Thanks to powerful brute-force-attack software readily available online, hackers can try tens of millions of possible password combinations per second. For example, a hacking software can guess a five-character password in under three hours. If you only use lowercase letters, it’s 11.9 seconds. A weak 16-character password can be cracked in less than an hour.

Back in 2013 as part of an Ars Technica experiment a team of hackers has managed to crack more than 14,800 allegedly random encrypted passwords, a staggering 90% from a list of 16,449. I bet it would take them twice as fast today.

Given, cracking hash codes may not be that easy if the server is properly secured and the hackers should not be able to access the database with all the hashes in the first place. Choosing a secure password by itself is not enough if your server is not protected properly. Talk to your IT support company to ensure that your email, workstations, and servers are fully protected and secure.

So, you think you have a strong password?

Through various internet sources, one can research most commonly used passwords.Their position in the “Top X” list varies, but they consistently pop up in the last 6 or more years.

  • password
  • 12345
  • 123456
  • 1234567
  • 12345678
  • 123456789
  • letmein
  • qwerty
  • abc123
  • monkey
  • football
  • 111111
  • dragon
  • iloveyou
  • trustno1
  • baseball
  • adobe123
  • jesus
  • master
  • secret

If you think your password is much harder to crack, consider this: the hack success during the Arc Technica experiment averaged a 71% rate, and the hacker who cracked 90% of hashed passwords did so in less than an hour using a computer cluster. The hackers also managed to crack 16-character passwords including  “DG091101%“, “Qbesancon321“,”qeadzcwrsfxv1331“, and “Philippians4:6-7″.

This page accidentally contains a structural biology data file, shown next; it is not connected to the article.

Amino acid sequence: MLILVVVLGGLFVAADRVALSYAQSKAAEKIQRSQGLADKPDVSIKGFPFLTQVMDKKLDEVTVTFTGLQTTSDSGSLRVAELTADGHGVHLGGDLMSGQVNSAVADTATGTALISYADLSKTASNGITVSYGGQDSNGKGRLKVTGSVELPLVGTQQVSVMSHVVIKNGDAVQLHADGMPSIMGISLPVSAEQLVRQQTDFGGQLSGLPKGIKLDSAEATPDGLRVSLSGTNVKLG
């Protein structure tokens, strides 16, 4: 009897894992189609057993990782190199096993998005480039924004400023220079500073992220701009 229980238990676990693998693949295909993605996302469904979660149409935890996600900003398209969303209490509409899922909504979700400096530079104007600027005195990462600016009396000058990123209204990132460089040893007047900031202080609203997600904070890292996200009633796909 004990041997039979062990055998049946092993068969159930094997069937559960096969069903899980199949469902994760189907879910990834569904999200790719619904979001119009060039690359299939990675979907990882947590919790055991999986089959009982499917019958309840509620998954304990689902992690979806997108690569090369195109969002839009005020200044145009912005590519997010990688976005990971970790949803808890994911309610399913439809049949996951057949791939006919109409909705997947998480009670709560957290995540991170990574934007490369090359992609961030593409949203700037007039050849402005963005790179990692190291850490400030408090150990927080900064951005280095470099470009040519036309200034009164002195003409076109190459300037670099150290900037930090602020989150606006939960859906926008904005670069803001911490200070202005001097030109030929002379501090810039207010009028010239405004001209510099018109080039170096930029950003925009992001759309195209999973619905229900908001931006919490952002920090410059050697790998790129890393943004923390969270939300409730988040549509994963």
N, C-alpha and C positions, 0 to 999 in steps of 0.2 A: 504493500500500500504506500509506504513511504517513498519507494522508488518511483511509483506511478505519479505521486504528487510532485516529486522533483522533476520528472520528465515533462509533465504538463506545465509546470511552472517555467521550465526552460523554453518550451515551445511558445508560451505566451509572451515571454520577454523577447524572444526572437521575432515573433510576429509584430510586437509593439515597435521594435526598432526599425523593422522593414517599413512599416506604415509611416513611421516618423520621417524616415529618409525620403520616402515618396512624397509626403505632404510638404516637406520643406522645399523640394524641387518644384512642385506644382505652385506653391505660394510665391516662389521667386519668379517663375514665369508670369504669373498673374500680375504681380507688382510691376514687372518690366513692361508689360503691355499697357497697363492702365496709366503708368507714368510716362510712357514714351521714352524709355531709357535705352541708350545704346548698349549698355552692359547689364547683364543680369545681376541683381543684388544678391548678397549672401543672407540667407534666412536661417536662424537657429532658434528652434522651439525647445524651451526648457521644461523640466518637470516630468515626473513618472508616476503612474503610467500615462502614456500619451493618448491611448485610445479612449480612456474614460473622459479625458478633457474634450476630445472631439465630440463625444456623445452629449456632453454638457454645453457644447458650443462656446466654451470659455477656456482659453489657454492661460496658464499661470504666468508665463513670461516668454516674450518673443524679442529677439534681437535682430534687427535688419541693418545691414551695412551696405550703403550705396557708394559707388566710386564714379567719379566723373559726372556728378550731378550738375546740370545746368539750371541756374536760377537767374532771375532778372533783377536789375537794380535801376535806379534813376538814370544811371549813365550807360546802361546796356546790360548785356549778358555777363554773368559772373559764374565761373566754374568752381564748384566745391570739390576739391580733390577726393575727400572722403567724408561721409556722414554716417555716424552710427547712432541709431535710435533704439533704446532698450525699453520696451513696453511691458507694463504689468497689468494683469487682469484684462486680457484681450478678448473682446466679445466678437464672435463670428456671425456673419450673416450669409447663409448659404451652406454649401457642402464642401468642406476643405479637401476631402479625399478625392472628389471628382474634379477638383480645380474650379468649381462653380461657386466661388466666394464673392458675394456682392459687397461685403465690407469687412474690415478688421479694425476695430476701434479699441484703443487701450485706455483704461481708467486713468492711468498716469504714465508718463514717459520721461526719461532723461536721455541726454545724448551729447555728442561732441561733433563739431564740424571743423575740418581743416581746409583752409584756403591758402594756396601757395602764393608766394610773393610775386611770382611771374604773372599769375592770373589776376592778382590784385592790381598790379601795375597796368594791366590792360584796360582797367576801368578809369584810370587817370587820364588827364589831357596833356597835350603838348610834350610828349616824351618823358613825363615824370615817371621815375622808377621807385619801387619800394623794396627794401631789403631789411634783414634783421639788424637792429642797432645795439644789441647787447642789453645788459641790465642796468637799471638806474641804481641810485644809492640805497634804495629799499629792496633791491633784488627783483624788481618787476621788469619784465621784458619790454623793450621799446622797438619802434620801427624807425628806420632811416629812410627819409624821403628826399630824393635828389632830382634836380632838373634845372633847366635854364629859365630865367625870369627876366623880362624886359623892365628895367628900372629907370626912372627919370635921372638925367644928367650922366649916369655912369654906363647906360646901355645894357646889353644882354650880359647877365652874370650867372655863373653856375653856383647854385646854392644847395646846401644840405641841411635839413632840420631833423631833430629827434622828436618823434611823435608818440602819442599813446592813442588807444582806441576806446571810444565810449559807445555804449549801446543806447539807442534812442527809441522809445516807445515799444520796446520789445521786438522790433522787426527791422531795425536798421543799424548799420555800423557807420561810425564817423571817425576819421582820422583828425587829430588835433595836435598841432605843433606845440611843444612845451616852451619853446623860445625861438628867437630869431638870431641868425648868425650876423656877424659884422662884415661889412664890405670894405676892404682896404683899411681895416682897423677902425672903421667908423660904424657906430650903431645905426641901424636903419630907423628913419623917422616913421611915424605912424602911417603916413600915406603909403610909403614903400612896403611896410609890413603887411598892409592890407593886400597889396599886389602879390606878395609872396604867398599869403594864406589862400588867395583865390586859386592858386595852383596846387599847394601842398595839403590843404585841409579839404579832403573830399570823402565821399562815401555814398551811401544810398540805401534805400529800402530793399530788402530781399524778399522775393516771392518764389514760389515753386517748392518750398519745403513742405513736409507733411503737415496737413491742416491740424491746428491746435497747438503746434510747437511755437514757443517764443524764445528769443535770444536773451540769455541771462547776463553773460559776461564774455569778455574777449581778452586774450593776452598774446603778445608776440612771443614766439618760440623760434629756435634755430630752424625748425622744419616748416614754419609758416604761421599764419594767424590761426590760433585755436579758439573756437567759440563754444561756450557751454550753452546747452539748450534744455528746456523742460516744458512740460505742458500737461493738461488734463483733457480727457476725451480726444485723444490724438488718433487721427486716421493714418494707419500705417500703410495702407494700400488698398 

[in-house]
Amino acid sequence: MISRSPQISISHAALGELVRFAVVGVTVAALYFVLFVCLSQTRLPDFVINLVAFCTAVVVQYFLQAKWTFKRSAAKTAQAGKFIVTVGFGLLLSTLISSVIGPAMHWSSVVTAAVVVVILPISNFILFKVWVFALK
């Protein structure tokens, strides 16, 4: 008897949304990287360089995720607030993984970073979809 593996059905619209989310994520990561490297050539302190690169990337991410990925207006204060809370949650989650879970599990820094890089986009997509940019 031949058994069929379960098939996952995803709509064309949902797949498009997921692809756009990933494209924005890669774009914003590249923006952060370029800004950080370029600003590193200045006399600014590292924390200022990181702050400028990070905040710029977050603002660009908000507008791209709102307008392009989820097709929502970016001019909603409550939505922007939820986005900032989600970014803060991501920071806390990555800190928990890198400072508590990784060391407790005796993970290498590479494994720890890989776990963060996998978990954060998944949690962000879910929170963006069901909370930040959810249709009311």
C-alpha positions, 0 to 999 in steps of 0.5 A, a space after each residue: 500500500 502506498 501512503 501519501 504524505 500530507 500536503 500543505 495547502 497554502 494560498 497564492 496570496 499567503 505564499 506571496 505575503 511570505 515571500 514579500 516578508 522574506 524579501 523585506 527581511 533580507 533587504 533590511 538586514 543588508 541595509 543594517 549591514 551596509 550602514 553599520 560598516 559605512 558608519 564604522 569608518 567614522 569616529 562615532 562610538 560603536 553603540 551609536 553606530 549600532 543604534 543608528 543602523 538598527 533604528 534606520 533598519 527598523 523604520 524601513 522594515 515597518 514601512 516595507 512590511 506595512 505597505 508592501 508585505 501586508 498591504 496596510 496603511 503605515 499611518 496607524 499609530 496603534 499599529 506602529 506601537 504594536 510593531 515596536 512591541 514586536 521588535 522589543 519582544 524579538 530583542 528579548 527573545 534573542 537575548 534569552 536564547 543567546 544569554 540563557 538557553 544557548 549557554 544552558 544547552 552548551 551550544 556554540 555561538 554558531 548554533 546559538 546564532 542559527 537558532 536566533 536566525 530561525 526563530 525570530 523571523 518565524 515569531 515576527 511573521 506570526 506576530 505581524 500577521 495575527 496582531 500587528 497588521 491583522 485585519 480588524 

Is your password on the list? Check with a Password Meter »

3 rules to follow to stay off of the hacked passwords list

Remember, modern hackers have sophisticated password hacking software that can run non-stop. Minimize the risk of having easily hacked weak passwords:

  1. Use strong passwords. You know – a combination of letters, numbers, characters and changed cases. But take it a step further – do not just convert a word like password into such combination such as Pa$$w0rd. Anything that is in the dictionary, with any possible number-letter swap variation can be hacked.
  2. Do not reuse passwords. When it is time to update the password, just do it. A need to regularly update the existing password is a healthy IT security protocol to abide by.
  3. Do not use a single “master” password for every account you have. If one gets hacked, it is only a matter of time before the others do, too.


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